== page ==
Los Angeles Claims Waiver from Parent Trigger Law

The controversial parent trigger law, which permits parents to petition for serious changes in failing schools, cannot be used this year in Los Angeles Unified School District (LAUSD), say district officials.

Teresa Watanabe, writing for the Los Angeles Times, explains that in a letter from a district lawyer to former state Sen. Gloria Romero (D – 24th district), officials said that the parent trigger law would not be utilized this year because the school system had received a waiver last year from the federal educational requirements that are linked to it.  In place of the law, LAUSD had joined with eight other California districts to make their own reforms and to establish systems needed to gauge progress.

Romero authored the parent trigger law in 2010 and was outraged by the letter sent from Kathleen Collins, LAUSD’s chief administrative law and litigation counsel.

 “I am livid about this,” Romero said. “I believe it violates the spirit and intent of parent empowerment.”

She also founded the California Center for Parent Empowerment.  In an interview Romero explained her point of view.

“I’m not saying LAUSD is wrong on the legal interpretation; I just don’t know, and that’s why I’m seeking another legal interpretation from the state,” she said, “But LAUSD’s decision violates the spirit and intent of the law.”

“What I want to know,” she added, “is why did they keep this quiet all this time.”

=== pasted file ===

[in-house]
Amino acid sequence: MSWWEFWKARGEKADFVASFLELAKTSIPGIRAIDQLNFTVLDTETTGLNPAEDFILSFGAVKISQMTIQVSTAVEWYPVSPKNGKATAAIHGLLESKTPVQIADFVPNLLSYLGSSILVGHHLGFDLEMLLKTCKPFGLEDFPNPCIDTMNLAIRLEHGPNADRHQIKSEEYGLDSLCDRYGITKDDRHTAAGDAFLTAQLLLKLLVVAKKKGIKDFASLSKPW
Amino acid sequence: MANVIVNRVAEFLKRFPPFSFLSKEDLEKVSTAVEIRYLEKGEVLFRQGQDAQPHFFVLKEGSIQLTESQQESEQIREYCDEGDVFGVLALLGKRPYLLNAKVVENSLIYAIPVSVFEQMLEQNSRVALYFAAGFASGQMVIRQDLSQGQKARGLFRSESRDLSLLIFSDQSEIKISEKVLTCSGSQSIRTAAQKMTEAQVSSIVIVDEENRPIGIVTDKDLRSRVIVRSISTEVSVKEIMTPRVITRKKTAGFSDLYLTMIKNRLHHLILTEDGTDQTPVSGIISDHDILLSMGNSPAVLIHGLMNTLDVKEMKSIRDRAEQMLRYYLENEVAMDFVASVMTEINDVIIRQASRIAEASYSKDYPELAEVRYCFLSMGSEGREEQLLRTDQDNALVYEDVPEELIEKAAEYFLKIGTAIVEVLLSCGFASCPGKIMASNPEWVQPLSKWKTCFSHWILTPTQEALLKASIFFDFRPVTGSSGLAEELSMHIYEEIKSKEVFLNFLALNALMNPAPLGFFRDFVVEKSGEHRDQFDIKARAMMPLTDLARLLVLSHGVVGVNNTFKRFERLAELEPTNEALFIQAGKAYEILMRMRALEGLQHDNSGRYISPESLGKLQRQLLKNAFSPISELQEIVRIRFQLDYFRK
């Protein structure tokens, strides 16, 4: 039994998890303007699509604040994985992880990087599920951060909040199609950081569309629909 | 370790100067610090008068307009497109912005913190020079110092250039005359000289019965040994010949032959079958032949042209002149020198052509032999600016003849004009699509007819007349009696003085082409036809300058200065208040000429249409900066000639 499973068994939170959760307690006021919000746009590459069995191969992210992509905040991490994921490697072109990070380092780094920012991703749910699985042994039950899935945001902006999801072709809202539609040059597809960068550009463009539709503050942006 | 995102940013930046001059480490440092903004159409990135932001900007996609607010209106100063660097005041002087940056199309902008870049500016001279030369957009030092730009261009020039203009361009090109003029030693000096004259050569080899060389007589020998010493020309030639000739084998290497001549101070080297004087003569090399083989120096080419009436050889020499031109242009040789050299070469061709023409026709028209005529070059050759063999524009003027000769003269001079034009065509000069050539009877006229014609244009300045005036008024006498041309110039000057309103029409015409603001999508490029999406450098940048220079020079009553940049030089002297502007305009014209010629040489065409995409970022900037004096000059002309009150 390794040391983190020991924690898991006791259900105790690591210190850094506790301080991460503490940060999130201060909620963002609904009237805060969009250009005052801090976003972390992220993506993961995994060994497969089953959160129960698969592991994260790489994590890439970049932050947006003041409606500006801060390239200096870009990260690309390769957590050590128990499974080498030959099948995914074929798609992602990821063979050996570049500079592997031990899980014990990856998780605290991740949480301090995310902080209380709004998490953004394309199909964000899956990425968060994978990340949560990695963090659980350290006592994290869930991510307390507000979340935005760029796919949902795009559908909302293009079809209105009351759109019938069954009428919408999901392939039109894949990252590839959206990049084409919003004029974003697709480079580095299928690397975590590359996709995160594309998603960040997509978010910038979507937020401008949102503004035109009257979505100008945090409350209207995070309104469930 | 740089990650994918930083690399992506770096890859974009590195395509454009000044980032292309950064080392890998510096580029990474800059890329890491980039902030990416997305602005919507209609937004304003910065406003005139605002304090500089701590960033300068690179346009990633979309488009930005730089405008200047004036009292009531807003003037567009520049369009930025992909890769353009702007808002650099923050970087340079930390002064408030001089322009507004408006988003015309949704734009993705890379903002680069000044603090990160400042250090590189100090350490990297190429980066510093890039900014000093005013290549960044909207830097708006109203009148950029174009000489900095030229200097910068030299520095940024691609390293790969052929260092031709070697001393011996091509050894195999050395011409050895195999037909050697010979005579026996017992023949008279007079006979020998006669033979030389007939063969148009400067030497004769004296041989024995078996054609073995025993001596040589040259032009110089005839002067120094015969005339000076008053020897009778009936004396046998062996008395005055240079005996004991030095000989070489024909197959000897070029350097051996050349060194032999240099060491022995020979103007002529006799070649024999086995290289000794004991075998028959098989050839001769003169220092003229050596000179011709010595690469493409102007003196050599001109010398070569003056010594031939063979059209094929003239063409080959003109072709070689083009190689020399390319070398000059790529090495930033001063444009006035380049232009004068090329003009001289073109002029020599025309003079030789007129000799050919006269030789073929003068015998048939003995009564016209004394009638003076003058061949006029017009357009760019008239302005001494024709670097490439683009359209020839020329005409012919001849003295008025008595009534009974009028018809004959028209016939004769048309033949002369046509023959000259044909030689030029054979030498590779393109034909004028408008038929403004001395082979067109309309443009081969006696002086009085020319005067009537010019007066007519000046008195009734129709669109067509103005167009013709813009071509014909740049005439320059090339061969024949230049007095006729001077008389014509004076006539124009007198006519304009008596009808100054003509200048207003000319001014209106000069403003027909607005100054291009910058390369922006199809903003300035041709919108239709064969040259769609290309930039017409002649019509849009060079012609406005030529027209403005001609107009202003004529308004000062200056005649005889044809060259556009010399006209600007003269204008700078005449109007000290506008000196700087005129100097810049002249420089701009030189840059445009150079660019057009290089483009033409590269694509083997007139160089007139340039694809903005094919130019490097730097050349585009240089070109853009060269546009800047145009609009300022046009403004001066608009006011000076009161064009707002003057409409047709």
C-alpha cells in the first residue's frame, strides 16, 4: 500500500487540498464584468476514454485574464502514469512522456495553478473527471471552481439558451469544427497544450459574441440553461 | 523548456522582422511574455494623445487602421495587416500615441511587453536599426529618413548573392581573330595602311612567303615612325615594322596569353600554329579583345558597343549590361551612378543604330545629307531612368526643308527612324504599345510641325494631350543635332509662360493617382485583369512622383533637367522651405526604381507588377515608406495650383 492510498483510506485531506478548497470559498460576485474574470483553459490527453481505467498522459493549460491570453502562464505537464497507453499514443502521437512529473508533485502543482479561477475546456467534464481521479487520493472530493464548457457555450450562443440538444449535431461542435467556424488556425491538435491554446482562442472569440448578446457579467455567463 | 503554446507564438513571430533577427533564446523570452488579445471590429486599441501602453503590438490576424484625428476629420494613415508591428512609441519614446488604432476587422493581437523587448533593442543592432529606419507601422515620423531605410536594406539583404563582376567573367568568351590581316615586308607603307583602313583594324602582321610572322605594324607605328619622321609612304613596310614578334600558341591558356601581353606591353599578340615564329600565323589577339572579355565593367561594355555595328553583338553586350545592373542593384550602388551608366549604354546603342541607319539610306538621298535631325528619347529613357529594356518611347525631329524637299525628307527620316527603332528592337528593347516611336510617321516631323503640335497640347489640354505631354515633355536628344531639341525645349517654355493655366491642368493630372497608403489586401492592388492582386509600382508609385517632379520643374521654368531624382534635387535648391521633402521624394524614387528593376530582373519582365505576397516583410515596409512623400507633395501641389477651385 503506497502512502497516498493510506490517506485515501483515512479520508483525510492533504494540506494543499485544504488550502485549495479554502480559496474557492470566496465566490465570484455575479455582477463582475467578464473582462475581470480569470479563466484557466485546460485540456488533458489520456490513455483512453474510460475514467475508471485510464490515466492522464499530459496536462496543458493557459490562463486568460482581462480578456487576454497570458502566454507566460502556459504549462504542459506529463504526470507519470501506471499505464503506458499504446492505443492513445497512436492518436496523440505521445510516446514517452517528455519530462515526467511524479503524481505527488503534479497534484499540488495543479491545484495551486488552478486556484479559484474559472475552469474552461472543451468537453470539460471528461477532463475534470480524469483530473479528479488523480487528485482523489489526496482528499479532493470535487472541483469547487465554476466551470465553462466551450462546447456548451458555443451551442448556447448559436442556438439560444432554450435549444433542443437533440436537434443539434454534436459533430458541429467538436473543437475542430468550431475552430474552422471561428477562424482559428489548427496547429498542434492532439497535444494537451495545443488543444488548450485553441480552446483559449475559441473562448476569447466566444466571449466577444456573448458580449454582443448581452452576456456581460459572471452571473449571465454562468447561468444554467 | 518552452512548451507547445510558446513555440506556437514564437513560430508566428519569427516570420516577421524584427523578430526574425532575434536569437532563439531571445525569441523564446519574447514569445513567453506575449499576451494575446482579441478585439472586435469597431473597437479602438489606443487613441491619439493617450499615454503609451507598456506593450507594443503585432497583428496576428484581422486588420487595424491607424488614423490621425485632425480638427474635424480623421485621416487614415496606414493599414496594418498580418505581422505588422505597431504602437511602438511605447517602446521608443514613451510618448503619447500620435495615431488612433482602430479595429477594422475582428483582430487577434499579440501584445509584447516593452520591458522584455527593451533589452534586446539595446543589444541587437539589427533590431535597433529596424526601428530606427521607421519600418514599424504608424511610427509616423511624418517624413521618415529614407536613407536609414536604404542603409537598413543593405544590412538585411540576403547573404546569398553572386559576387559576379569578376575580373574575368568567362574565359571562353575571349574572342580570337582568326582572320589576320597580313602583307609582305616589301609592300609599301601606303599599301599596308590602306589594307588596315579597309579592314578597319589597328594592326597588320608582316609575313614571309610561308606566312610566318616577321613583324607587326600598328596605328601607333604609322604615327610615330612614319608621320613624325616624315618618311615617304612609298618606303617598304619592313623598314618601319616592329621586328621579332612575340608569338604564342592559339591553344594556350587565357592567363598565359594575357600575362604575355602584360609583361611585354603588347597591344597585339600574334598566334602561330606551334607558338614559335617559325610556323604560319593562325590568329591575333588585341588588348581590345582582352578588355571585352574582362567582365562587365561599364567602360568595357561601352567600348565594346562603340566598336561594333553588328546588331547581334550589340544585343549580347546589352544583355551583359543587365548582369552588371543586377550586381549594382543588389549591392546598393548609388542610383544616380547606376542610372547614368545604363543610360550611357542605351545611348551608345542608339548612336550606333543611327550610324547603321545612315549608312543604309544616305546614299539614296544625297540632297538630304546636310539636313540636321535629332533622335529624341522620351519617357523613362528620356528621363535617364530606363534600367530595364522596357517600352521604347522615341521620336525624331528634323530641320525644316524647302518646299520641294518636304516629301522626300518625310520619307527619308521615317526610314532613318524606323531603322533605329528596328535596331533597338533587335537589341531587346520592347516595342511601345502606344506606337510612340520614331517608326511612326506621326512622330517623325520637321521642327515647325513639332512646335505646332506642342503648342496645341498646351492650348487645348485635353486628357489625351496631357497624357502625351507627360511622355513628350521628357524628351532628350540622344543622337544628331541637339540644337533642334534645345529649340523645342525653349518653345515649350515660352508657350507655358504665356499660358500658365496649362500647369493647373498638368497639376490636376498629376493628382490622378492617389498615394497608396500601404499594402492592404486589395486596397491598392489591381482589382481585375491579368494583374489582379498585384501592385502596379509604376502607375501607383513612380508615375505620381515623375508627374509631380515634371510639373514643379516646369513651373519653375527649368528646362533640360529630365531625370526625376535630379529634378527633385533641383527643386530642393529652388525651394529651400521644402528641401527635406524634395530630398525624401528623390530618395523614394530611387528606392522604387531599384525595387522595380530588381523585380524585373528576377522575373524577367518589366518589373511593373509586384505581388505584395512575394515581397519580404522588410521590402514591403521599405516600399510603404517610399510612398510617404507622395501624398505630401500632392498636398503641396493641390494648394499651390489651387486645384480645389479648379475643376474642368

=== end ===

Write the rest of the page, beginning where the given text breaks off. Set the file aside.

Superintendent John Deasy says that he is still in favor of the law, and added that low-performing schools would again be subject to parental petitions for change after this school year.  The waiver simply restarted the two-year period during which schools are evaluated to be under-performing before they are eligible for a “trigger overhaul”.  At substandard schools, 50% of parents can force changes in curriculum, changes in staff, shut down the school, or have the school converted to a charter school.

Already in California, parent groups at three schools have overhauled campuses using the trigger law.  At one school in Adelanto, parents transformed the school into a charter.  After the change, 91% of parents thought the school was better.  Gabe Rose, of Parent Revolution, the Los Angeles non-profit that lobbied for the law, say that three additional schools were changed by parents without even having to use a petition campaign.  Parent Revolution is calling for the reversal of the decision to void the trigger law for this year.

Kara Kerwin, president of the Center for Education, writes in the Readers React opinion section of the Los Angeles Times, that, “Accountability and parental involvement are critical to a school’s success, and it’s a shame that the district feels compelled to undermine the positive relationship between parents and educators.”

Teacher Dee White, with 34 years in the classroom, says,”Parent-trigger laws, charter schools, teaching to the test and increased dropout rates and delinquency are the results of disempowering educators and giving politicians, lobbyists and corporations greater control over schools.”

Parent Revolution is of the opinion that the only organizations that are empowered to alter or invalidate California’s Parent Empowerment Act are the state legislature or a judge,  And, the group says, neither one has done so, writes Michael Janofsky of the Los Angeles School Report.  Parent Revolution also noted that a letter was sent from the Department of Education in Washington to Deasy stating that neither the federal government nor any other entity can override state law.